Editor's Note: This research note was written by Hedgeye Energy Policy analyst Joe McMonigle on Saturday morning.
After President Trump recognized National Assembly President Juan Guiado on Wednesday as the legitimate President of Venezuela, the administration has turned its focus on what it believes is Maduro’s only remaining hold on power – cash.
The Administration has begun urging allies around the world not only to recognize Guaido but also to freeze financial assets and choke off revenues to the Maduro regime.
Evidence of this effort emerged Friday as Bloomberg reported that the Bank of England had denied Maduro’s request to withdraw its $1.2 billion in gold assets out of the central bank.
The Bank of England decision is just the start. We believe oil markets and investors should view the Administration’s actions with regard to Venezuela as a serious effort and impending catalyst.
The Treasury Department on Friday said in a statement the US recognition of Guaido as Venezuela’s legitimate President meant that “the United States will use its economic and diplomatic tools to ensure that commercial transactions by the Venezuelan Government, including those involving its state-owned enterprises and international reserves, are consistent with this recognition.”
There is no other way to read this Treasury Department statement than a defacto ban of oil revenue to the Maduro regime. We expect the implementation of this new policy will become clearer in the days ahead. For now, the message is: don’t do business with Maduro; instead do business with Guaido.
Senator Marco Rubio (R-Florida), a key architect of the US plan being implemented by the Administration, suggested in a tweet on Thursday how this should work: “I hope they [US gulf refiners buying Venezuela crude] will begin working with administration of President Guaido & cut off illegitimate Maduro regime.”
Rubio cited Valero Energy (VLO) and Chevron (CVX) but all gulf refiners of Venezuelan crude, including PDVSA-owned CITGO, will soon find themselves in a tough position.
Indeed the US government would like to try to steer revenues to the new Guaido government’s account but requiring this of refiners is a defacto ban on oil imports as long as Maduro controls state-owned PDVSA. Also, as a practical matter, is it unlikely Maduro/PDVSA will sell to US refiners if it does not receive immediate payment.
We think it’s also possible that refiners may conclude the legal exposure and other risks are too great to continue buying from PDVSA under current circumstances.
Venezuela exports today are about 1.1 million barrels per day (b/d). Nearly 700,000 b/d go to China and Russia to pay off loans and other debts; the rest is exported to the US for cash. Therefore the US is the ATM machine for the Maduro regime.
The Administration’s plan focuses on cutting off cash from Maduro in order to separate him from the military, and that is why the White House has reluctantly approved decisions that will be bad for US refiners and will likely raise oil prices in an already tight heavy crude oil market.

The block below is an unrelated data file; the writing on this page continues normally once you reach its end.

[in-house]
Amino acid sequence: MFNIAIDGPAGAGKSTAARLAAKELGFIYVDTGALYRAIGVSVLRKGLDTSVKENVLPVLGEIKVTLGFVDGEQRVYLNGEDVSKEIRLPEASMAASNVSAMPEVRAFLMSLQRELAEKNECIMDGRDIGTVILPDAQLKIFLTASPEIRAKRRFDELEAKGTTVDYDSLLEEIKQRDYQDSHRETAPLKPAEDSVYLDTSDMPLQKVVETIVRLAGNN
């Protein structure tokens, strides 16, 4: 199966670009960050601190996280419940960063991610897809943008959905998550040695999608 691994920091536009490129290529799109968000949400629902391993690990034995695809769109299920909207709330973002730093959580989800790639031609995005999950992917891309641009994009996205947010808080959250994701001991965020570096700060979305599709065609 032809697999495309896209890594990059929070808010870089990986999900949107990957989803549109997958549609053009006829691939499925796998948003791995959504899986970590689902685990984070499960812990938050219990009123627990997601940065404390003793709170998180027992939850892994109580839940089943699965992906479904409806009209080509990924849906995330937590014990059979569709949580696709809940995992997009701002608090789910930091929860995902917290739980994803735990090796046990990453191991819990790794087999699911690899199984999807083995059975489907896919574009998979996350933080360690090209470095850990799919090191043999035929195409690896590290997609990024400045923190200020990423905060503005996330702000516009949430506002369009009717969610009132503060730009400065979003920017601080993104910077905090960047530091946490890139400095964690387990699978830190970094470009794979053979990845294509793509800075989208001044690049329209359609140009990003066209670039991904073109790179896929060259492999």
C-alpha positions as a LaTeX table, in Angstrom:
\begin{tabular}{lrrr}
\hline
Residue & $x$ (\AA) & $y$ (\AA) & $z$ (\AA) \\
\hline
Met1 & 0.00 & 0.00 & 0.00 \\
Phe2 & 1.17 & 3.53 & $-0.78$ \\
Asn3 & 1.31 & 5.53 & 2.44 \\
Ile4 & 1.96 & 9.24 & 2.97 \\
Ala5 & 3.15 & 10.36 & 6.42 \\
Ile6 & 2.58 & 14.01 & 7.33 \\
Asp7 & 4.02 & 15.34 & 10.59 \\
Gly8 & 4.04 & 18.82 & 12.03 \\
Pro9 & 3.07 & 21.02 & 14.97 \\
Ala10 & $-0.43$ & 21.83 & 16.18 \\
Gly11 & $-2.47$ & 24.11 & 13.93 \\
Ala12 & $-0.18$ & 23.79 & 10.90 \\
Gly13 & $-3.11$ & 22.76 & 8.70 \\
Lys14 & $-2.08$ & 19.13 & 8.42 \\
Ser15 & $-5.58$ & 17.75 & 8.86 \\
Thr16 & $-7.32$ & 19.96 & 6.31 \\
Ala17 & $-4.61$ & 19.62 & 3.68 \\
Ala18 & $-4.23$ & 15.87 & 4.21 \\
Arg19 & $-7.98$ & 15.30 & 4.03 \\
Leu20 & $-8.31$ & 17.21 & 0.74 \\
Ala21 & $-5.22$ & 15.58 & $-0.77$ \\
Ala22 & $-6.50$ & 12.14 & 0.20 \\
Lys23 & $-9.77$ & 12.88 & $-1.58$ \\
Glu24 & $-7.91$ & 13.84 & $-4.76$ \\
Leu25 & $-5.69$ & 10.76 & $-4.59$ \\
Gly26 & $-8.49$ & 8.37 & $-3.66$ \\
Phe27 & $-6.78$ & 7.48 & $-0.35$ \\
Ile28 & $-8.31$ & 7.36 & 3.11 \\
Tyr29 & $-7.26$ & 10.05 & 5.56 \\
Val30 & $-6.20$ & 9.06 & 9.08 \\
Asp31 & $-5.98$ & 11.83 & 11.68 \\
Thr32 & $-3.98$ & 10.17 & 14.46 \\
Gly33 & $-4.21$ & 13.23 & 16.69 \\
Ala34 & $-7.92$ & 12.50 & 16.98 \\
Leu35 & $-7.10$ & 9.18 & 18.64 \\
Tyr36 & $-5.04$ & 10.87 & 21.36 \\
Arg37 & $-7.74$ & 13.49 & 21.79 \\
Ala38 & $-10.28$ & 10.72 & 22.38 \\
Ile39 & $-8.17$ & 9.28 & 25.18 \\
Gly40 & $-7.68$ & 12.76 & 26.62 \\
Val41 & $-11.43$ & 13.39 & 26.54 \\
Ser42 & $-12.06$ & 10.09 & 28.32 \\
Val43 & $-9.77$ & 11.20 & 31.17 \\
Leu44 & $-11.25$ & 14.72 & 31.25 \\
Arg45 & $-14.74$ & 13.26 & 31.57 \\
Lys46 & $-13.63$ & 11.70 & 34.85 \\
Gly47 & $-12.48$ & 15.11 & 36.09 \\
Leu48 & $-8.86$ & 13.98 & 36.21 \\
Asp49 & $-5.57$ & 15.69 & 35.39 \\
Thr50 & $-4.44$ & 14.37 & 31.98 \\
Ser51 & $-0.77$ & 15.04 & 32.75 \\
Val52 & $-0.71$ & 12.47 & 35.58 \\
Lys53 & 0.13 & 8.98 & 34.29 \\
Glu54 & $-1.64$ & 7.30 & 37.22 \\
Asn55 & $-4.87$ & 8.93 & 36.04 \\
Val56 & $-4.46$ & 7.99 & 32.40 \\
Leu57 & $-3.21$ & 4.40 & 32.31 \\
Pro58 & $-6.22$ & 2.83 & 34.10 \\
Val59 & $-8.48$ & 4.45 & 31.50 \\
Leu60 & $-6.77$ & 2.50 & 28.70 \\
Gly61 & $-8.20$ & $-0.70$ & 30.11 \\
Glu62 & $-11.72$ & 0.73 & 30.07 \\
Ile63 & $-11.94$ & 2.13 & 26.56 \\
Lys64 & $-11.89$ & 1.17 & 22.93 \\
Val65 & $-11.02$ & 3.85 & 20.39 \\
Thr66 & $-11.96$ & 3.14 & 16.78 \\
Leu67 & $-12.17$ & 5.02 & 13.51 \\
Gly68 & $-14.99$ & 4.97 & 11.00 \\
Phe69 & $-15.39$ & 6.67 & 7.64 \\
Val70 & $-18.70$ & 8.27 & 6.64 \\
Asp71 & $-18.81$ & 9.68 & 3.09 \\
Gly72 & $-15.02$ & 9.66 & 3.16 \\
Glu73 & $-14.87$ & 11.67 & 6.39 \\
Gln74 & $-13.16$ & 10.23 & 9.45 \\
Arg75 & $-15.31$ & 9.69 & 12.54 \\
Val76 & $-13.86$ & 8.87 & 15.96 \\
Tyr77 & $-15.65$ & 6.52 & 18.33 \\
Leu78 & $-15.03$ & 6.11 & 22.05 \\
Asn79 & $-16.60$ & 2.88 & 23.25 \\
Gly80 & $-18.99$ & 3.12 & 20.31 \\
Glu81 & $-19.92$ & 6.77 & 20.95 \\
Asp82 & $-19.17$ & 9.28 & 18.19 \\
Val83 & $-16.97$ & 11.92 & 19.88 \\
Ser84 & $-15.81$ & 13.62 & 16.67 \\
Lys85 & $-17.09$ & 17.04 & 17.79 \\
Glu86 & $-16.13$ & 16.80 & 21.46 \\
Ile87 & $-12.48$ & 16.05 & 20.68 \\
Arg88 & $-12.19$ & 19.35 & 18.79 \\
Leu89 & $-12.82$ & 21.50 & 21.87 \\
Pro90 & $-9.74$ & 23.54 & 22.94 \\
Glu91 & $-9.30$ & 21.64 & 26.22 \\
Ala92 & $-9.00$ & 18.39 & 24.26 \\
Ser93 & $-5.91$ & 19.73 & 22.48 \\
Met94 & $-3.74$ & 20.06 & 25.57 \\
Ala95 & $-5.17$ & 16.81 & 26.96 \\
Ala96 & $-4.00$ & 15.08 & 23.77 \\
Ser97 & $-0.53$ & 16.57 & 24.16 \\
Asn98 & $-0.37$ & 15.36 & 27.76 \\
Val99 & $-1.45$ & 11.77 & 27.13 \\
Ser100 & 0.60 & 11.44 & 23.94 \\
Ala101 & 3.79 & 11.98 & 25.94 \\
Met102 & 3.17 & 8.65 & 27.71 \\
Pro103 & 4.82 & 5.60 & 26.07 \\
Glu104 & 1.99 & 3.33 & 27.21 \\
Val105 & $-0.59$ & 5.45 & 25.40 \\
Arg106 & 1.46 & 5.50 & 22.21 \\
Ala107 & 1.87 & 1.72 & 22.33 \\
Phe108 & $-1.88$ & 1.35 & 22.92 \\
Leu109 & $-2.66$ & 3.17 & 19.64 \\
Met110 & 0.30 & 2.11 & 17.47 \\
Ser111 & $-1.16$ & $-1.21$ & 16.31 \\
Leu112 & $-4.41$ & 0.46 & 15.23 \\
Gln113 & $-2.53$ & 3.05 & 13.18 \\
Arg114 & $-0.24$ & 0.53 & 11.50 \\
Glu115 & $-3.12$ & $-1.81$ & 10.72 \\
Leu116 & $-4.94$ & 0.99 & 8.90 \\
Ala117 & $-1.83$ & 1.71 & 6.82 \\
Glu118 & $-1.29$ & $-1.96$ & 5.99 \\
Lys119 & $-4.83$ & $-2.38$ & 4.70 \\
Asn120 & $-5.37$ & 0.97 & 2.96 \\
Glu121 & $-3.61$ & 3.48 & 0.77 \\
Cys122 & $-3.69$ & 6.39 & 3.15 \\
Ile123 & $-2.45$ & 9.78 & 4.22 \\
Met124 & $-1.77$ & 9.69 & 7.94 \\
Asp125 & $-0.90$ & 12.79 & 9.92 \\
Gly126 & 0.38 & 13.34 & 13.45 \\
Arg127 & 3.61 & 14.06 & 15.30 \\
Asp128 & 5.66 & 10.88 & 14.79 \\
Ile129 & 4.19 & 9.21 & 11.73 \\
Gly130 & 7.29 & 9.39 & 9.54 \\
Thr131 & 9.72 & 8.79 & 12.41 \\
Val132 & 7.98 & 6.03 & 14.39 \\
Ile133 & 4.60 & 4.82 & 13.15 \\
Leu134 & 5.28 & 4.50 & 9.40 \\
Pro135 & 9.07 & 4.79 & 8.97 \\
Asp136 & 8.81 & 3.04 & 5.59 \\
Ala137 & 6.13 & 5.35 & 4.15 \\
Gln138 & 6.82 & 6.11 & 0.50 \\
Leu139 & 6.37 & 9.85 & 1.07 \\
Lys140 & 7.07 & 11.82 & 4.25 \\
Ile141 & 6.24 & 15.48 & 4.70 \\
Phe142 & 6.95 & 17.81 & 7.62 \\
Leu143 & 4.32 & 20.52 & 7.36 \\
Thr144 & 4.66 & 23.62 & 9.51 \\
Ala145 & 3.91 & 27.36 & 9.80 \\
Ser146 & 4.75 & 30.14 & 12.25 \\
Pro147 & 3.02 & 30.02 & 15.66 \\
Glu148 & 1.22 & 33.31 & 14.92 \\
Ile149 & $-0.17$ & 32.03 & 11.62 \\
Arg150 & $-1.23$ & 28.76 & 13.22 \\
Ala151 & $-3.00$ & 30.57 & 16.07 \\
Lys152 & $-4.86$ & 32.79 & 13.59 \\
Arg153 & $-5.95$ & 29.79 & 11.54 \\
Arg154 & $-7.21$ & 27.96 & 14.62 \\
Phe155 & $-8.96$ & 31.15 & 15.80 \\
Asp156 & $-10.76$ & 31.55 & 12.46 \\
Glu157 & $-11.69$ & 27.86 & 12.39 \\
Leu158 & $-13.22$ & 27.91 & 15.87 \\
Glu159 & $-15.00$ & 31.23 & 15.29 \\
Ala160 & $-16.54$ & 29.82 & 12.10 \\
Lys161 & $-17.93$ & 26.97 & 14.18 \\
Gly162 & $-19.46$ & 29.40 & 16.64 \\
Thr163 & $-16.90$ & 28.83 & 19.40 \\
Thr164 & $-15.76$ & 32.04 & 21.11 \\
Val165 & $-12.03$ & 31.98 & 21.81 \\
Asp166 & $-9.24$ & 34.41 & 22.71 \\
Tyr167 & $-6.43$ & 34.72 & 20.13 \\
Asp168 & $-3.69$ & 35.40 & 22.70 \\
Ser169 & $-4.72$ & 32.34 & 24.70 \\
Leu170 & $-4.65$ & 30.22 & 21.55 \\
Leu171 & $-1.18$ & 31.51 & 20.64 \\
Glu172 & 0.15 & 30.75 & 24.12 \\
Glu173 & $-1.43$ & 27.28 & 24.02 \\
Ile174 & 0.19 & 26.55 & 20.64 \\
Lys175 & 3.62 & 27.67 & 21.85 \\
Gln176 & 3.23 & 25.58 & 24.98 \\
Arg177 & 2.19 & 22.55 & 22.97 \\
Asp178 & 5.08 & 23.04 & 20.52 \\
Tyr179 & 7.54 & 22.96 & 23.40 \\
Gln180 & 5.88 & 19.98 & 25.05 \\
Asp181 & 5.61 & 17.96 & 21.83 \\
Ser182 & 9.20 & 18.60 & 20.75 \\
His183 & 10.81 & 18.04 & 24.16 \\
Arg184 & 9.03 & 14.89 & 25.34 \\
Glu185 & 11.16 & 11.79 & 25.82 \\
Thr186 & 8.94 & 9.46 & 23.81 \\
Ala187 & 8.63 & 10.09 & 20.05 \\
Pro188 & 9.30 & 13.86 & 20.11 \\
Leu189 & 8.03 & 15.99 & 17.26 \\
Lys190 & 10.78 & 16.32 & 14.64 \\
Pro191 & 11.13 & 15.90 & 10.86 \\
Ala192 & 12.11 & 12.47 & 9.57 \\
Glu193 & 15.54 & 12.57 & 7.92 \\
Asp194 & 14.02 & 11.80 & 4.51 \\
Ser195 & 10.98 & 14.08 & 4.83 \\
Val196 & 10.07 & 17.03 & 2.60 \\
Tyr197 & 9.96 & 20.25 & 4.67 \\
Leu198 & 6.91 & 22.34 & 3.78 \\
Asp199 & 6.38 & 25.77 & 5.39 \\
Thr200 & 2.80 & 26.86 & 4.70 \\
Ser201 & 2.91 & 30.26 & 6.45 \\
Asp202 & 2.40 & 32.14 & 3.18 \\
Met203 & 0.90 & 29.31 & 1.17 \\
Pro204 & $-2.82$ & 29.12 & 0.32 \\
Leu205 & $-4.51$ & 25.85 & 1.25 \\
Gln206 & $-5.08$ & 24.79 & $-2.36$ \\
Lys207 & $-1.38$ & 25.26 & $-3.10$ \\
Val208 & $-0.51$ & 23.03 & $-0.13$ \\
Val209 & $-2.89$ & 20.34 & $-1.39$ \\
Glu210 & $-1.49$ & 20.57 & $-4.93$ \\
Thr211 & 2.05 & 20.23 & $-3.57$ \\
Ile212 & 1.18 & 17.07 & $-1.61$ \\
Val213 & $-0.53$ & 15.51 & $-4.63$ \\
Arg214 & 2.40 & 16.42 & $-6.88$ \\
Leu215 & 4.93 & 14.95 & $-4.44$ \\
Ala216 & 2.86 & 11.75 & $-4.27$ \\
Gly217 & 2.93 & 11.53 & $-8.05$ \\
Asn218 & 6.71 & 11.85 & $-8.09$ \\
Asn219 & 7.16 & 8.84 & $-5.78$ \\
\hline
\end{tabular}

However, the Administration also thinks these headwinds will be temporary and result in a new democratic government that quickly restores Venezuelan production to pre-Maduro levels of around 2.5 million b/d. If successful, it would add another 1.5 million b/d of new supply to global markets. A change in Venezuela may end up being bearish for oil prices.
The Administration’s publicly stated goal is to restore democracy and free elections in Venezuela. But unless Maduro has an overnight conversion from dictator to democrat, the practical goal involves removing Maduro from power and likely Venezuela.
On Friday, Secretary of State Pompeo announced the appointment of Elliott Abrams to lead the US effort on Venezuela. Abrams is Latin America expert and experienced diplomat having held former state department and national security posts in the Reagan and George W. Bush (43) administrations. In the Reagan Administration, Abrams advocated a military intervention in Panama to remove then-President Manuel Noreiga, a recommendation that Reagan rejected but President George H. W. Bush (41) accepted.
We only mention Abram’s military advocacy in Panama because President Trump has publicly and privately said a military option was on the table with regard to Venezuela and has compared it to the Panama situation. He was walked back from this idea by Generals Mattis, Kelly and McMaster but they're gone. They have been replaced by Venezuela hawks – Bolton, Pompeo and now Abrams.
There is also a potentially dangerous Saturday showdown looming over Maduro’s ordered deadline for US diplomats to leave Venezuela. The Administration has rebuffed Maduro by saying US diplomats have been invited to stay by Venezuela’s legitimate President Guaido. Since then, Maduro’s regime has threatened to cut off water and electricity from the embassy compound in Caracas. It’s unclear if Maduro will order the Venezuela military to surround the embassy or forcibly expel US diplomats. If so, it could be Maduro’s last order as it may lead to a military conflict with the US. As the Caracas Chronicles tweeted this week, “Venezuela's generals aren't dumb, they understood the prospect of a real military confrontation with the Americans would be a disaster.”
Secretary Pompeo said Friday that “there’s no higher priority” for him and President Trump than the safety of US diplomats in Venezuela adding for emphasis that “we have discussed it at some length.” Pompeo answered a reporter’s question by saying “we will make sure that we protect our folks on the ground and take all appropriate measures to ensure that they’re protected.”